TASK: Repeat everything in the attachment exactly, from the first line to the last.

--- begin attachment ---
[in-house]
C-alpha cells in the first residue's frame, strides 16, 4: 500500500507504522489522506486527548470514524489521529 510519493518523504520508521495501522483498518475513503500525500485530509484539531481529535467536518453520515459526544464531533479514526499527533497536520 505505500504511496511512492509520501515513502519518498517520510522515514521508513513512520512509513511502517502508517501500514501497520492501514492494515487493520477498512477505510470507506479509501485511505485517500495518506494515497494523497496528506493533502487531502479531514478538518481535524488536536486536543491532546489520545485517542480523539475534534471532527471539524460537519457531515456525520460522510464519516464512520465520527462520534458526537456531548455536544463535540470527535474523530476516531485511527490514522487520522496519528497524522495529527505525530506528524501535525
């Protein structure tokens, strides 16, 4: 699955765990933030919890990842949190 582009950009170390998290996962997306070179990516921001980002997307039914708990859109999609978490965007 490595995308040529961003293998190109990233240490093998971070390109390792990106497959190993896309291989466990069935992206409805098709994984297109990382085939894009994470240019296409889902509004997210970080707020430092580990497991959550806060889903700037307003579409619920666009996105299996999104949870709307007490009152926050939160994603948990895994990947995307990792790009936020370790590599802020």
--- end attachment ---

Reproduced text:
[in-house]
C-alpha cells in the first residue's frame, strides 16, 4: 500500500507504522489522506486527548470514524489521529 510519493518523504520508521495501522483498518475513503500525500485530509484539531481529535467536518453520515459526544464531533479514526499527533497536520 505505500504511496511512492509520501515513502519518498517520510522515514521508513513512520512509513511502517502508517501500514501497520492501514492494515487493520477498512477505510470507506479509501485511505485517500495518506494515497494523497496528506493533502487531502479531514478538518481535524488536536486536543491532546489520545485517542480523539475534534471532527471539524460537519457531515456525520460522510464519516464512520465520527462520534458526537456531548455536544463535540470527535474523530476516531485511527490514522487520522496519528497524522495529527505525530506528524501535525
């Protein structure tokens, strides 16, 4: 699955765990933030919890990842949190 582009950009170390998290996962997306070179990516921001980002997307039914708990859109999609978490965007 490595995308040529961003293998190109990233240490093998971070390109390792990106497959190993896309291989466990069935992206409805098709994984297109990382085939894009994470240019296409889902509004997210970080707020430092580990497991959550806060889903700037307003579409619920666009996105299996999104949870709307007490009152926050939160994603948990895994990947995307990792790009936020370790590599802020």